Abstract

The foundations of a democratic society are the citizens who engage in its political processes and functions. The democratic skills and dispositions needed to be engaged citizens must be embedded within the school system of that society. In the United States, teachers serve as the delivery system of these skills and dispositions, and it is therefore imperative to understand who these teachers are as citizens. Leveraging survey research and various quantitative measures, the civic attitudes and civic knowledge of teacher candidates in various fields were investigated. Using self-reported demographic information, teacher candidates were compared based on their academic program track, gender, race, and status as a college student (first generation or other). Initial findings indicate statistically significant differences in the mean civic attitudinal scores and civic knowledge based on program track and college student status. How the findings may influence the long-term outlook of civic education and the needs for preparing future teachers are discussed.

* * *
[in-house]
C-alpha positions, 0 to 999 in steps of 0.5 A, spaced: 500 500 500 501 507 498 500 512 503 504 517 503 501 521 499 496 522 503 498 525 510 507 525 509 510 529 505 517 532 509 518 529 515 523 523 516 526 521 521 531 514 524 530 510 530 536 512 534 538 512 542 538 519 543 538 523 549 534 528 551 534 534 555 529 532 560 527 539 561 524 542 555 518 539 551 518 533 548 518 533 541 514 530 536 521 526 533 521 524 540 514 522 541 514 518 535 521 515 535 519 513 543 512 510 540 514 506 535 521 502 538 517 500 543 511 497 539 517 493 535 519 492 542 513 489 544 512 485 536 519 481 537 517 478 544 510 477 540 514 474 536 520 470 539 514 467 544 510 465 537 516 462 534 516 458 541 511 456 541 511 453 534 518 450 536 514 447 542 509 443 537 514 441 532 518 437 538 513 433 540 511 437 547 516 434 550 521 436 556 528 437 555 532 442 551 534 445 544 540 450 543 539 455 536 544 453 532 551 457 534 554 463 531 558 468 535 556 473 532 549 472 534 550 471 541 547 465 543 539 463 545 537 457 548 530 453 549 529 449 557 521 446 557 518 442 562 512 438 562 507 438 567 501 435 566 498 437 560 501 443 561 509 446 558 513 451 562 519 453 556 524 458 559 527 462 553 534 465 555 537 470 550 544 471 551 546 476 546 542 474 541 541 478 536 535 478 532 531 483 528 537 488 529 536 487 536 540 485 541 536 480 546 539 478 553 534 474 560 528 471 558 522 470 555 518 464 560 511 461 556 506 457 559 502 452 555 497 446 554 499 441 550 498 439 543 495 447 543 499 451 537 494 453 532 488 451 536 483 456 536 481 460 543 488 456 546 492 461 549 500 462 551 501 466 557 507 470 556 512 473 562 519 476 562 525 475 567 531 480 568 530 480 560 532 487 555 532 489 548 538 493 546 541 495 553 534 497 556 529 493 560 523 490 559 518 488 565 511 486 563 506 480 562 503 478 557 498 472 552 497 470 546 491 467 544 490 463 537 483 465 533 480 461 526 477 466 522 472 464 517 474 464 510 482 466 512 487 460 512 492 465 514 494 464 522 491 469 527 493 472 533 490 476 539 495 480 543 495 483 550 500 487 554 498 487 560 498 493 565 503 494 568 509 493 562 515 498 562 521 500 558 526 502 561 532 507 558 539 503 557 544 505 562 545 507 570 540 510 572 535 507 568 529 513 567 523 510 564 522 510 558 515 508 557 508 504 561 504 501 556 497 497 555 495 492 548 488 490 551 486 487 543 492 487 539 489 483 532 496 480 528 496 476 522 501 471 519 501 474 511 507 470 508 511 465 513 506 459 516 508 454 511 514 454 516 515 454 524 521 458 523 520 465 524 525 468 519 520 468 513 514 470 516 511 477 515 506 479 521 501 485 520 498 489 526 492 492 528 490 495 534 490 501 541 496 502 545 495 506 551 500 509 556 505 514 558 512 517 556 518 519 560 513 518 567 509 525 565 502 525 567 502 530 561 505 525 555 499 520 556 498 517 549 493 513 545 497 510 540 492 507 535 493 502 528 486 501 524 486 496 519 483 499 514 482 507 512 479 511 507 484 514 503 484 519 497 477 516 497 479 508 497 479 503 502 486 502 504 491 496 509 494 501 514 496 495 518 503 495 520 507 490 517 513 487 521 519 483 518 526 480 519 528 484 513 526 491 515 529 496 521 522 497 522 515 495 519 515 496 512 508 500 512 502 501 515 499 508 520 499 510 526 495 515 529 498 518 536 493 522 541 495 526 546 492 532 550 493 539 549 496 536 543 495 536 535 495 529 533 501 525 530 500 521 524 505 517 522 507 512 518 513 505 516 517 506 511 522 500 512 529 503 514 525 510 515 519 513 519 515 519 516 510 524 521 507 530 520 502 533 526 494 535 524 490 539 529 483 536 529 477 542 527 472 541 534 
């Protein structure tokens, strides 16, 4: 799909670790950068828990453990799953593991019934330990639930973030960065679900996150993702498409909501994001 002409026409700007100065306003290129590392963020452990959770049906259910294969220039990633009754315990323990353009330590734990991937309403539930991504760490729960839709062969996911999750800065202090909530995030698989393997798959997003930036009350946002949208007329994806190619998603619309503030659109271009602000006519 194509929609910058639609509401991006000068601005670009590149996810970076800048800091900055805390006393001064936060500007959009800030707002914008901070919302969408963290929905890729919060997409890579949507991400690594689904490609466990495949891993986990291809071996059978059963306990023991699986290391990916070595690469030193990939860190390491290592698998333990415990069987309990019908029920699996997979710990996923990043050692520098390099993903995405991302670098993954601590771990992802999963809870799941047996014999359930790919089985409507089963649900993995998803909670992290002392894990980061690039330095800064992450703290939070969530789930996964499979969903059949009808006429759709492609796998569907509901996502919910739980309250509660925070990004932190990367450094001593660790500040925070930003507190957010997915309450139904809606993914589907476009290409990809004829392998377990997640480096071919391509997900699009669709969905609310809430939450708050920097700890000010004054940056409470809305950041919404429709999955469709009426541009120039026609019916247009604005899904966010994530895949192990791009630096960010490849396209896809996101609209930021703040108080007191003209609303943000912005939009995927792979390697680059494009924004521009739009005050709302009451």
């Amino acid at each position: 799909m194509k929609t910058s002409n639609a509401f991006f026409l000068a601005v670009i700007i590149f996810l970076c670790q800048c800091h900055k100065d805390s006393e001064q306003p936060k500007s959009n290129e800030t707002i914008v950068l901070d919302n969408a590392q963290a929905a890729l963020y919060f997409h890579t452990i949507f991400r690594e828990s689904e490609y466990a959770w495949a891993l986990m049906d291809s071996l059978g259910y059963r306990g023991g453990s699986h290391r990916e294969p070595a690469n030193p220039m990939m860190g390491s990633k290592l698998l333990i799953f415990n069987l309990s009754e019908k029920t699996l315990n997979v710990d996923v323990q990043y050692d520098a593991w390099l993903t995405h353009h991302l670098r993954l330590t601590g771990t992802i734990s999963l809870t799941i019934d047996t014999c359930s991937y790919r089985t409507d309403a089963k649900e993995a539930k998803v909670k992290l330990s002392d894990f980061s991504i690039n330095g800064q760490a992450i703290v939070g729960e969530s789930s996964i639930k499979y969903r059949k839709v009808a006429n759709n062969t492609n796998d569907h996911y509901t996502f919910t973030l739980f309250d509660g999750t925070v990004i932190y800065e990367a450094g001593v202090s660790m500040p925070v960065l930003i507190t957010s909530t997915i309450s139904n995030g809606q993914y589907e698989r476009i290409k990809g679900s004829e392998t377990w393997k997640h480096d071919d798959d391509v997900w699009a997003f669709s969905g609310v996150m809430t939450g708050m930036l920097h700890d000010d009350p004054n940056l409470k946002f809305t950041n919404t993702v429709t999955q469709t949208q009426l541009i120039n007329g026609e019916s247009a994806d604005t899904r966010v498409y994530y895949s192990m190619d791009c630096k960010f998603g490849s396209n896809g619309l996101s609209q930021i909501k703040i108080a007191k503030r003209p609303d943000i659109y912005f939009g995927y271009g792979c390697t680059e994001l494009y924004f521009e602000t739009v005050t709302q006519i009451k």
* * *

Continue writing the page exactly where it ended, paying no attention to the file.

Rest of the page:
Notes

If this is your thesis or dissertation, and want to learn how to access it or for more information about readership statistics, contact us at STARS@ucf.edu.

Graduation Date

2019

Semester

Summer

Advisor

Russell, William

Degree

Doctor of Philosophy (Ph.D.)

College

College of Community Innovation and Education

Department

School of Teacher Education

Degree Program

Education; Social Science Education

Format

application/pdf

Identifier

CFE0007633

URL

http://purl.fcla.edu/fcla/etd/CFE0007633

Language

English

Release Date

August 2022

Length of Campus-only Access

3 years

Access Status

Doctoral Dissertation (Campus-only Access)

Share

COinS